Judicial Review and Strangeness
One theme that connects Windsor and Shelby County is judicial action was justified, in part, because the statute in question was unusual. The Chief Justice’s opinion striking down Section 4 of the Voting Rights Act repeated ad nauseum that preclearance was an extraordinary remedy at odds with traditional constitutional principles. Justice Kennedy, meanwhile, stressed that the Defense of Marriage Act was unique in its deviation from the practice using state law to define marriage.
This idea is not just limited to these two cases. Much of the argument against the individual health insurance mandate, as Josh Blackman discusses in his forthcoming book, came down to the fact that it was unprecedented. Romer is another example where the Justices emphasized the strangeness of the law before them to explain why it could not stand. (I’m going to think about other examples–Schechter Poultry and the National Industrial Recovery Act is an older one.)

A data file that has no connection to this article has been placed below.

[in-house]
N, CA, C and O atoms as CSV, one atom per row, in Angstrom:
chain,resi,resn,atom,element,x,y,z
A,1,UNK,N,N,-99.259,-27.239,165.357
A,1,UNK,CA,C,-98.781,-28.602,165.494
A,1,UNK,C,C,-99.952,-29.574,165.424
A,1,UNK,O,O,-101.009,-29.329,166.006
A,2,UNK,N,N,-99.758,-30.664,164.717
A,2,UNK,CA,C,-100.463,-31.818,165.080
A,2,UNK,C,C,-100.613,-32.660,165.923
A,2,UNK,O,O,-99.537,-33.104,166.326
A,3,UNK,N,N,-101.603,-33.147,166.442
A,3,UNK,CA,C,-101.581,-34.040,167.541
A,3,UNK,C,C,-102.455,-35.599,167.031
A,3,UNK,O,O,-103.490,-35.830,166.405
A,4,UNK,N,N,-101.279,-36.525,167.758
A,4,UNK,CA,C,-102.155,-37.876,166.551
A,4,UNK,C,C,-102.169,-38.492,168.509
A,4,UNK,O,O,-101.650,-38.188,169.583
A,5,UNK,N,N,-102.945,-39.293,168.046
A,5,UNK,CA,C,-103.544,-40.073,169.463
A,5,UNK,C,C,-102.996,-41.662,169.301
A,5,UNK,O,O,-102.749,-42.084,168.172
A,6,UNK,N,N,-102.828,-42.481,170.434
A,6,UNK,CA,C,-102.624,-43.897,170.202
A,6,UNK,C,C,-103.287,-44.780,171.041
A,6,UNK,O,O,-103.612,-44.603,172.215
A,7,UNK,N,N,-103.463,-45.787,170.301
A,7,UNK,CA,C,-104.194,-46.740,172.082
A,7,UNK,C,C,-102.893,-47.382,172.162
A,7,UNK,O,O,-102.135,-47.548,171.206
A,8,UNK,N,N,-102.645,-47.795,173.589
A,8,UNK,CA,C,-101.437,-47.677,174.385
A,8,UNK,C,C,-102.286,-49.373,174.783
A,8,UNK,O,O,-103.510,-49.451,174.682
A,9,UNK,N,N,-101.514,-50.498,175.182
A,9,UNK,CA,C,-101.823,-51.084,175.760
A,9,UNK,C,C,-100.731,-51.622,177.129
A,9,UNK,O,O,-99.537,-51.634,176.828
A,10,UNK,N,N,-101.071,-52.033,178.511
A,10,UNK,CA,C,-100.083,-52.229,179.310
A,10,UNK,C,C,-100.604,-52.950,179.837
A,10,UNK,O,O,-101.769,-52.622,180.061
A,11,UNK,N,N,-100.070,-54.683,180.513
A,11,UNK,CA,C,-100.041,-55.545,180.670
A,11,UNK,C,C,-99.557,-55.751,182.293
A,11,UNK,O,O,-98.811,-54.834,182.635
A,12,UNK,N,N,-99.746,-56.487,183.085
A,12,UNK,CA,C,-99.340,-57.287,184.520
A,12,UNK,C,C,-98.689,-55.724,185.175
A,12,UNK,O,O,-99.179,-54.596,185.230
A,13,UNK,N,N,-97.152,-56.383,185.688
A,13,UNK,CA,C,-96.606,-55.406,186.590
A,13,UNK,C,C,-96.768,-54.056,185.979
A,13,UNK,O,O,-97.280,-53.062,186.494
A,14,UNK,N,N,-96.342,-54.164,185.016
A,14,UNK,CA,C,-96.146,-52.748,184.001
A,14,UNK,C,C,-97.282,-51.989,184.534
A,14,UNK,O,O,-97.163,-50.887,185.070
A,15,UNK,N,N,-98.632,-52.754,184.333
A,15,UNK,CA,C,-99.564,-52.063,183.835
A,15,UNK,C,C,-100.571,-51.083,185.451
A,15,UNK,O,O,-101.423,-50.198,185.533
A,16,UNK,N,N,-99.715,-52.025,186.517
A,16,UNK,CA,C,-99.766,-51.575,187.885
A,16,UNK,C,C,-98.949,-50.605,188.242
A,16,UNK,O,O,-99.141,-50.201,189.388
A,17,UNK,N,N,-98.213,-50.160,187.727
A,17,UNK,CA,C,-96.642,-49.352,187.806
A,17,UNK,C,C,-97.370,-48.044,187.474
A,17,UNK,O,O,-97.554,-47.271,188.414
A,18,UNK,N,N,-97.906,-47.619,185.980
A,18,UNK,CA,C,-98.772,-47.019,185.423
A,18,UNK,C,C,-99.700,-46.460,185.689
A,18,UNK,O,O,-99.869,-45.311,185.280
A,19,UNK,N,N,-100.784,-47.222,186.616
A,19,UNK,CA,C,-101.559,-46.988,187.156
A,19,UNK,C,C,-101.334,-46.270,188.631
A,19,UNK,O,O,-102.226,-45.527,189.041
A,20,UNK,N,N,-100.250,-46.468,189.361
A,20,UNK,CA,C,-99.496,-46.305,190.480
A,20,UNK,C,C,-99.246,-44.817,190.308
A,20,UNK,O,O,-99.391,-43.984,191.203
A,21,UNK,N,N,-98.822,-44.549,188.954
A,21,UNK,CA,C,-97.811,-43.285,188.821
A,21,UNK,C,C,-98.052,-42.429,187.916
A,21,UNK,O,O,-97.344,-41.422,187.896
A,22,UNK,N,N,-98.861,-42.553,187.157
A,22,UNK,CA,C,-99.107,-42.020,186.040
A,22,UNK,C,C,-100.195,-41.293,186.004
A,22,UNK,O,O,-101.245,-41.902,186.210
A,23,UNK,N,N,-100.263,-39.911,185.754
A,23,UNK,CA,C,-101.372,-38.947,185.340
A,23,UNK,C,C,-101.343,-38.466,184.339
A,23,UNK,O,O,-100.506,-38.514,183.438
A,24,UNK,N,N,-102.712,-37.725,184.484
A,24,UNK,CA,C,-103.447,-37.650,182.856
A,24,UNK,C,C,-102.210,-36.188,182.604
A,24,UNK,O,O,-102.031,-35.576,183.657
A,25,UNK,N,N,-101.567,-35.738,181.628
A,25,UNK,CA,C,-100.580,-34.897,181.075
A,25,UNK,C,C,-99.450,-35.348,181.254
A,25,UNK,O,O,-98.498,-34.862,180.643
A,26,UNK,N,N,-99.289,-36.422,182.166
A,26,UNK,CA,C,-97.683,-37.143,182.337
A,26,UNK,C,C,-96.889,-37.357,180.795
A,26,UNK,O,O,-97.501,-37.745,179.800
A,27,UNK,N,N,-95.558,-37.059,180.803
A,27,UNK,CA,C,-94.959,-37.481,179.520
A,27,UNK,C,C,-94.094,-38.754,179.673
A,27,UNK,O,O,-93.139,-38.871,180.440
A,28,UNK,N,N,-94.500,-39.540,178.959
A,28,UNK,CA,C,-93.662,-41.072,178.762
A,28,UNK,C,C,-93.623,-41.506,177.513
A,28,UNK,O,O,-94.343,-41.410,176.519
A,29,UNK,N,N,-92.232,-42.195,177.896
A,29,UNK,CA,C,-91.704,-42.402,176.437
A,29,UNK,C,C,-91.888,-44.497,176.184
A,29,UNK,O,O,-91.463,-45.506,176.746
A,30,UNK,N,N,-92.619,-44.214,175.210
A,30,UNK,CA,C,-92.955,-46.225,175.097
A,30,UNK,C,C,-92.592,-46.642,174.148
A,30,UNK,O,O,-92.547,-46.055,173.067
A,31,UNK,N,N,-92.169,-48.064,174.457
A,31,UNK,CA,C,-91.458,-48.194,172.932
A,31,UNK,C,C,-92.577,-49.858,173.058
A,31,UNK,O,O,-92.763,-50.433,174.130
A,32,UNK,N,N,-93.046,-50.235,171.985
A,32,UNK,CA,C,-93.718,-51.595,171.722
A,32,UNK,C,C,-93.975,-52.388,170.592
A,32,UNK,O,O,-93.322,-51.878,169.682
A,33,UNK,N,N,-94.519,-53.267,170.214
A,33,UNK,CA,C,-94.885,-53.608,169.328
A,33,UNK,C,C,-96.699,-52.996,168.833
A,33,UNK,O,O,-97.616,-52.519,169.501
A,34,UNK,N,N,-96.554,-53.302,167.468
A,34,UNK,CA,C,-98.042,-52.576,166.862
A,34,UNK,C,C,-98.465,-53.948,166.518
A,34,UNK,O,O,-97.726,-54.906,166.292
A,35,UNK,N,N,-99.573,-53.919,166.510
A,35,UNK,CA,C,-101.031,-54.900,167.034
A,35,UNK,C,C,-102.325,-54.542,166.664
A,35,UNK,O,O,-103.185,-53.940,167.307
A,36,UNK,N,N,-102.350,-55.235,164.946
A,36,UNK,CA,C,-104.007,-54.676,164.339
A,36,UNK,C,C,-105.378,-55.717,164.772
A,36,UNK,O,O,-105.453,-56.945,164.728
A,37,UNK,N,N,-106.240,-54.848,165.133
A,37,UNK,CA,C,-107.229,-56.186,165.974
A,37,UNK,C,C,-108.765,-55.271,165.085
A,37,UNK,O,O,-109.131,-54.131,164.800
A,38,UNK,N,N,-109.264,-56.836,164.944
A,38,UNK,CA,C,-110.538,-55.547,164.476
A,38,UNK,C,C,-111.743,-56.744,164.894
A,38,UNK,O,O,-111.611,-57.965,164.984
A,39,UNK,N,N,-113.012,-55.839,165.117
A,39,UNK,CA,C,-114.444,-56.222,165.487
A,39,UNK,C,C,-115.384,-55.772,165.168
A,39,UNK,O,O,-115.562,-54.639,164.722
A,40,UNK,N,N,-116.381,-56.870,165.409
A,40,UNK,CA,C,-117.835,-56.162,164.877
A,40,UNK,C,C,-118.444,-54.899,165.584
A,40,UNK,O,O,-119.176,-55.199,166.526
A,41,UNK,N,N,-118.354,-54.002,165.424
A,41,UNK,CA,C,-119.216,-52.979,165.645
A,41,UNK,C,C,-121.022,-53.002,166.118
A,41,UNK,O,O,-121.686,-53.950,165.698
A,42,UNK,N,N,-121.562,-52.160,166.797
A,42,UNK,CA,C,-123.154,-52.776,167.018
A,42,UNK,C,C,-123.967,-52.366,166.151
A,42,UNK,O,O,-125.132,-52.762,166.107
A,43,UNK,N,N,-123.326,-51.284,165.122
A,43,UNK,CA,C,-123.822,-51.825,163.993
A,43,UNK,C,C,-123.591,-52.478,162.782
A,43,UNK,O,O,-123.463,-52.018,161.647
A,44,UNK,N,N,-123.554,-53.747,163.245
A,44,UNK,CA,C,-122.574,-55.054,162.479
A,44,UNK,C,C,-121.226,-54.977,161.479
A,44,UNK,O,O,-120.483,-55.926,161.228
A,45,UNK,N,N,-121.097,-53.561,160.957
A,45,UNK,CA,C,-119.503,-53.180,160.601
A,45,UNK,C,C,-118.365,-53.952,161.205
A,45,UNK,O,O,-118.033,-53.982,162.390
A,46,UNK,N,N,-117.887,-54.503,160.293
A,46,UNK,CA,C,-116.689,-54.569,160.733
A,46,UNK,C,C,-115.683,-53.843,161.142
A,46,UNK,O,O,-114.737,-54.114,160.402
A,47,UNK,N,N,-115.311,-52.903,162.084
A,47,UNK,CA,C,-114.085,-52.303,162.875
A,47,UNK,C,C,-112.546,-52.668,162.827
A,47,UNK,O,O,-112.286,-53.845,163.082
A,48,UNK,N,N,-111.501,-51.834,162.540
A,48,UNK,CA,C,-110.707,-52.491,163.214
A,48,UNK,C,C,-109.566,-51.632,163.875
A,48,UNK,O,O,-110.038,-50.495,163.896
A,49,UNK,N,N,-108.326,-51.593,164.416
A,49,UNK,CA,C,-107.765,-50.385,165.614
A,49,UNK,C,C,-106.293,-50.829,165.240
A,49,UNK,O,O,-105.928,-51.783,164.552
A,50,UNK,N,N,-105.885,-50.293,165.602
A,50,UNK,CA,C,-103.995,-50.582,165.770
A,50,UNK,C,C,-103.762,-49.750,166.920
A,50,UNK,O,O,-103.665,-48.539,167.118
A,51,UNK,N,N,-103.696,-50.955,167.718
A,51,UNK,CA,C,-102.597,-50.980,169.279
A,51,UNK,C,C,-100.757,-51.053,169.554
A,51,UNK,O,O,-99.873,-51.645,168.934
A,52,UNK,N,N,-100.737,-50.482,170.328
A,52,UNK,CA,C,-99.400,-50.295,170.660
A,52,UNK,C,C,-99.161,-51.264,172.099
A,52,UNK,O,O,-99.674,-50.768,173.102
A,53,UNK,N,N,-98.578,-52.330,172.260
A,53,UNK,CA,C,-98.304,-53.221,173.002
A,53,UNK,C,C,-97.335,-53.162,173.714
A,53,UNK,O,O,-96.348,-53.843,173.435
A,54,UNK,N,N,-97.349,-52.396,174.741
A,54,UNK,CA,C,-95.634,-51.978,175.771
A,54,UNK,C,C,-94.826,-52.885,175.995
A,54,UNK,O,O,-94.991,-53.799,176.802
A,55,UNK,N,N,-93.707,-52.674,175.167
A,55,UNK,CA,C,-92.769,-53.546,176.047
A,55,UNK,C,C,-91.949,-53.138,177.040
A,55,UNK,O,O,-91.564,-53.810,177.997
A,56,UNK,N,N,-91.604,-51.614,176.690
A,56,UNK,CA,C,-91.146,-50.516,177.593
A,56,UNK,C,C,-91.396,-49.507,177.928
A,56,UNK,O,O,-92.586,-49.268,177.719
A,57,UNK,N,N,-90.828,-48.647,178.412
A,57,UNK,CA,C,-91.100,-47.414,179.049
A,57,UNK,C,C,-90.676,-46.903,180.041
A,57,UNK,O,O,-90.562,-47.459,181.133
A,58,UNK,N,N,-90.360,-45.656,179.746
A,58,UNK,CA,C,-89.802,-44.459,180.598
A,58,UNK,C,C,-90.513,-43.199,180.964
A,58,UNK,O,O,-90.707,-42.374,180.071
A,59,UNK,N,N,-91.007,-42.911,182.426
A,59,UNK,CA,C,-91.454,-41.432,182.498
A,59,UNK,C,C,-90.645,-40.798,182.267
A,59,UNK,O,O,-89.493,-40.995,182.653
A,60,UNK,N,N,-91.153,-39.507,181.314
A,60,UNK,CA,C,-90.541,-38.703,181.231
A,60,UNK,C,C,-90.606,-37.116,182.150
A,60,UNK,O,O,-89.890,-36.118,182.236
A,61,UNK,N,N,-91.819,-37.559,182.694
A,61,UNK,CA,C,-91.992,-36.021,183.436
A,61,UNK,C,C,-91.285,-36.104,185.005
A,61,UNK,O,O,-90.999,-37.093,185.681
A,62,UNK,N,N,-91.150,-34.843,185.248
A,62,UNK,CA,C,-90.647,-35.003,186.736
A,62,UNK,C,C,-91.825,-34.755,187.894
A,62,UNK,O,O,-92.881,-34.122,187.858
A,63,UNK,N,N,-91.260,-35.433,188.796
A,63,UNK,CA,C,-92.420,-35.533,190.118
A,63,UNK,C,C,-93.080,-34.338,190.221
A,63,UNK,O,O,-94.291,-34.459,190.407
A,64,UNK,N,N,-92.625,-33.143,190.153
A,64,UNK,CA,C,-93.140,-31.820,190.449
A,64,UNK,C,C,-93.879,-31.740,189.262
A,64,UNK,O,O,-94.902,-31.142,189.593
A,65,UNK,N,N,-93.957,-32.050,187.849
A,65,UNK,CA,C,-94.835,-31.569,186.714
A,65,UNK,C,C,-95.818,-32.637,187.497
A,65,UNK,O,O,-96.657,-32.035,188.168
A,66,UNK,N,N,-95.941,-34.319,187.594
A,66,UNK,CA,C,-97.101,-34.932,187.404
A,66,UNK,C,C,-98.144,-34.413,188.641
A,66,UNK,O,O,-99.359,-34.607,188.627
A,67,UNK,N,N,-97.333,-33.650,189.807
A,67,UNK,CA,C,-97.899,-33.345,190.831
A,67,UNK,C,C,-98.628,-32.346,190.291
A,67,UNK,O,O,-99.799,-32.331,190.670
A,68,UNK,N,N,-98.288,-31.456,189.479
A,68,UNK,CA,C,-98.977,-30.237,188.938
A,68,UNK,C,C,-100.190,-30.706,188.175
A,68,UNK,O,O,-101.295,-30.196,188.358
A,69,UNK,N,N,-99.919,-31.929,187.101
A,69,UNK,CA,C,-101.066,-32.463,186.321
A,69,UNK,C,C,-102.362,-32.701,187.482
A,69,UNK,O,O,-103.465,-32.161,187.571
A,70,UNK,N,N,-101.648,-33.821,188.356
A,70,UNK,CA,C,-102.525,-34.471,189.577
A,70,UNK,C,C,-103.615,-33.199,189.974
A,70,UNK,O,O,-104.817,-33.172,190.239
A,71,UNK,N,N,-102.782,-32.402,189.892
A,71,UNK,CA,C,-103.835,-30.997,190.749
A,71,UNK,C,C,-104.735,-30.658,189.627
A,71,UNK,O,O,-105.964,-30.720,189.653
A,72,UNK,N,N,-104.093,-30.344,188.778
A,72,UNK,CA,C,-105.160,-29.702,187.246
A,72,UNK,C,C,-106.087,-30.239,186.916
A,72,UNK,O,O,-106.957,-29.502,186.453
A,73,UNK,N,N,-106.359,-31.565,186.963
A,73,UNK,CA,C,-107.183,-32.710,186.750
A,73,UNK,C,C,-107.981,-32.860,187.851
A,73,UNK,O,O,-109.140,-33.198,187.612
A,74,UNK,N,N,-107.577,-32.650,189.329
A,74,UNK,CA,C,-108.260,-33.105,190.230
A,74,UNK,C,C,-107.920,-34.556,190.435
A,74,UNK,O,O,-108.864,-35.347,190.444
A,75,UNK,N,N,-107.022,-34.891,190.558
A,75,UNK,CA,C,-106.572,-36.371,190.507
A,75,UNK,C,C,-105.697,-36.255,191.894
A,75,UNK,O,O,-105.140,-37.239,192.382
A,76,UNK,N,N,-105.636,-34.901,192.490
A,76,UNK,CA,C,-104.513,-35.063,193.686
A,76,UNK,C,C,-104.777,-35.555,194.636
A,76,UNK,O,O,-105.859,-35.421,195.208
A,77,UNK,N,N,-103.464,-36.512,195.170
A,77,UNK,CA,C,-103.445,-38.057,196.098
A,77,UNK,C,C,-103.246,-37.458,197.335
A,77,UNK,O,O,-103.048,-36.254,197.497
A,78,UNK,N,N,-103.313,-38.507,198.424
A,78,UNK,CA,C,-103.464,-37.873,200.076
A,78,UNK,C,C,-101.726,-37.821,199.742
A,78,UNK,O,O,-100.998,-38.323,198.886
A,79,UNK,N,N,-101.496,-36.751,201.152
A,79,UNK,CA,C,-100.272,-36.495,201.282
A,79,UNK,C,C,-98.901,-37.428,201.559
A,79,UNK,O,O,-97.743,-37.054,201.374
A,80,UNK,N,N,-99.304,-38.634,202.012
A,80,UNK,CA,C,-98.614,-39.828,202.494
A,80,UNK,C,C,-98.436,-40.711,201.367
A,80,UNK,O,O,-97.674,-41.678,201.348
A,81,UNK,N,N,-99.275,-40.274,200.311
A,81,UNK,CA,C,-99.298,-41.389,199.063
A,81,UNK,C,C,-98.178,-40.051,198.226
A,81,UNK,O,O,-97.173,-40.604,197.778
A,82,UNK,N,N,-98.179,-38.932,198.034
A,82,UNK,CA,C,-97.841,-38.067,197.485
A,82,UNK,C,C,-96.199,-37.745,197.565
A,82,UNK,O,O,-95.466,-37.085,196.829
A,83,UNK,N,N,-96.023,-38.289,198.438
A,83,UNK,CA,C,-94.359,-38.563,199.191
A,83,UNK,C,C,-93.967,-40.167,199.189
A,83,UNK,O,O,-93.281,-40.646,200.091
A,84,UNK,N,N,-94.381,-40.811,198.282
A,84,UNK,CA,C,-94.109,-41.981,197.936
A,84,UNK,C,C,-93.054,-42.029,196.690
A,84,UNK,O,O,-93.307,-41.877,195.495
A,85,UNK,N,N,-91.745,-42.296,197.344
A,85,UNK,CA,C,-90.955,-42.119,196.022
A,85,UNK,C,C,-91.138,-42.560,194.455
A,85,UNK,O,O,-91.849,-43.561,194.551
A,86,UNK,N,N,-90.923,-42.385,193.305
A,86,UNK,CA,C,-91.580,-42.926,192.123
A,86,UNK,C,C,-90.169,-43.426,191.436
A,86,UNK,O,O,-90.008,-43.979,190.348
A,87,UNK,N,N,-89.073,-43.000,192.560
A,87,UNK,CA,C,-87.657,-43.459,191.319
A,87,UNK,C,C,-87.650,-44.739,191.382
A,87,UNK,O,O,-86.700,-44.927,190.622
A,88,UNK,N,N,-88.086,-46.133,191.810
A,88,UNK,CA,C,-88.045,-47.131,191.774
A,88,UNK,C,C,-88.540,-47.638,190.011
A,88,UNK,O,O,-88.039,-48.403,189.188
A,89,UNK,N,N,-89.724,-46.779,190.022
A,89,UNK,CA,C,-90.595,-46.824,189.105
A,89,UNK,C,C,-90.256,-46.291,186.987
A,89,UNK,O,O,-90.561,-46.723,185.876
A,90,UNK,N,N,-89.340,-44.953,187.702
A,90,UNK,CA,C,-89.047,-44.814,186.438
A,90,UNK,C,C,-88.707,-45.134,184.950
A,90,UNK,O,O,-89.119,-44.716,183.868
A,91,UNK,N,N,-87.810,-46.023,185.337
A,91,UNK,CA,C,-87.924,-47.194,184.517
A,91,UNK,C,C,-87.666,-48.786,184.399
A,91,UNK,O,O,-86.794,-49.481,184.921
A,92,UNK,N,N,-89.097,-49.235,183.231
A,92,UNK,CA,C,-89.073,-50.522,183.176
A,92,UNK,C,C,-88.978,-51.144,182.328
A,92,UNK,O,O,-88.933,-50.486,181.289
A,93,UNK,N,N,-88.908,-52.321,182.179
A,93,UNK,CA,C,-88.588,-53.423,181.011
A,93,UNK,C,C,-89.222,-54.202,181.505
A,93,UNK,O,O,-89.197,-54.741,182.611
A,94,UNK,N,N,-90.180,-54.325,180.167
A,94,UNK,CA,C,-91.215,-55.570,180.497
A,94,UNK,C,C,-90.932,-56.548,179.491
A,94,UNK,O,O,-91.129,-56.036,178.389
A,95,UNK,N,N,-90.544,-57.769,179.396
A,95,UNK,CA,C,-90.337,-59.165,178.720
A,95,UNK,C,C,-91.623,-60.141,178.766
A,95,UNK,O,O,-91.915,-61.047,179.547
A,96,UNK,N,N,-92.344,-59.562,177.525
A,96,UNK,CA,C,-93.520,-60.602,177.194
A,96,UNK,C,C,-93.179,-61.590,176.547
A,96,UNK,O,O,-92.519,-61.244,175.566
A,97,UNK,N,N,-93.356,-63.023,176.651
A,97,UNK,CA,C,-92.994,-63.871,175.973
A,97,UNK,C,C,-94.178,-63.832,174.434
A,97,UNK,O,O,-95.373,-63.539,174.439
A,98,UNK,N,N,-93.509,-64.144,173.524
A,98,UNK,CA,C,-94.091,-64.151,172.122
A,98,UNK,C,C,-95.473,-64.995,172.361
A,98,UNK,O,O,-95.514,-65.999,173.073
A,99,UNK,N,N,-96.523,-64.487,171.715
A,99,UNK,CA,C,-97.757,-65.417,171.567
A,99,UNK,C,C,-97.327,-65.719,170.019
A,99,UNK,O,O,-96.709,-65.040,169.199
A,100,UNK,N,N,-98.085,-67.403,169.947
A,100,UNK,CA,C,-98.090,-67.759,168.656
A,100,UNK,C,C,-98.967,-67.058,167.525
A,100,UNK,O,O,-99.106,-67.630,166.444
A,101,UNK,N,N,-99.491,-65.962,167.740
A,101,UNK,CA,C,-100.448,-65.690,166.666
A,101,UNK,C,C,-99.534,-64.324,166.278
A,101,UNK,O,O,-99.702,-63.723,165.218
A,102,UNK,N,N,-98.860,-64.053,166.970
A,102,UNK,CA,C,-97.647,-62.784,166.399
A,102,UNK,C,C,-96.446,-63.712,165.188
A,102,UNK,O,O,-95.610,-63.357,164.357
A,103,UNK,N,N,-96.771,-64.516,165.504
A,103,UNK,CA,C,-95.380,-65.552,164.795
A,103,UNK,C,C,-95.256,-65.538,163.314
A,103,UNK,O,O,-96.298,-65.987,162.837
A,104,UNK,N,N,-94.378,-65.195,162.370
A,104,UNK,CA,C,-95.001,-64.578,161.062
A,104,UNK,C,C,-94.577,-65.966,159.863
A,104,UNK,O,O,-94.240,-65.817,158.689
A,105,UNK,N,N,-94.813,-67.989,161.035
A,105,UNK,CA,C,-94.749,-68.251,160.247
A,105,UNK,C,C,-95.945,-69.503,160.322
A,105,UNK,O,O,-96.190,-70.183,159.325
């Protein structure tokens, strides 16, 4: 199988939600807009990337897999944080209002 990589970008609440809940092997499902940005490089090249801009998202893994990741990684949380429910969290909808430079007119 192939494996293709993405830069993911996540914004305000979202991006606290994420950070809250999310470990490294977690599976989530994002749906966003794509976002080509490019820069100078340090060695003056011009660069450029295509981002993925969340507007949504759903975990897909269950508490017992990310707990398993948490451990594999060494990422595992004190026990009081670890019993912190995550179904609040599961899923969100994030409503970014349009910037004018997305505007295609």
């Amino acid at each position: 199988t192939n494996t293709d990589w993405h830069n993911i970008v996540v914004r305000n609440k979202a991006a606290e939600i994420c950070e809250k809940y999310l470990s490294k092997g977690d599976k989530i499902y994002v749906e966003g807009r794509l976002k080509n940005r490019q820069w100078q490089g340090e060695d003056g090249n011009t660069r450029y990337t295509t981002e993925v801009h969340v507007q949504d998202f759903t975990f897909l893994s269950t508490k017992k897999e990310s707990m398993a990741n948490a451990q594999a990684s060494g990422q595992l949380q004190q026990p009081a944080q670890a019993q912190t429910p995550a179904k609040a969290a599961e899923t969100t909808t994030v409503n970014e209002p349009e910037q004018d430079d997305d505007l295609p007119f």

Setting aside arguments about whether these statutes really were unusual, I’m wondering whether this concern constitutes an independent theory of heightened scrutiny (alongside originalism, Thayer’s idea of a “clear mistake,” representation-reinforcement, and so on) More on this in subsequent posts.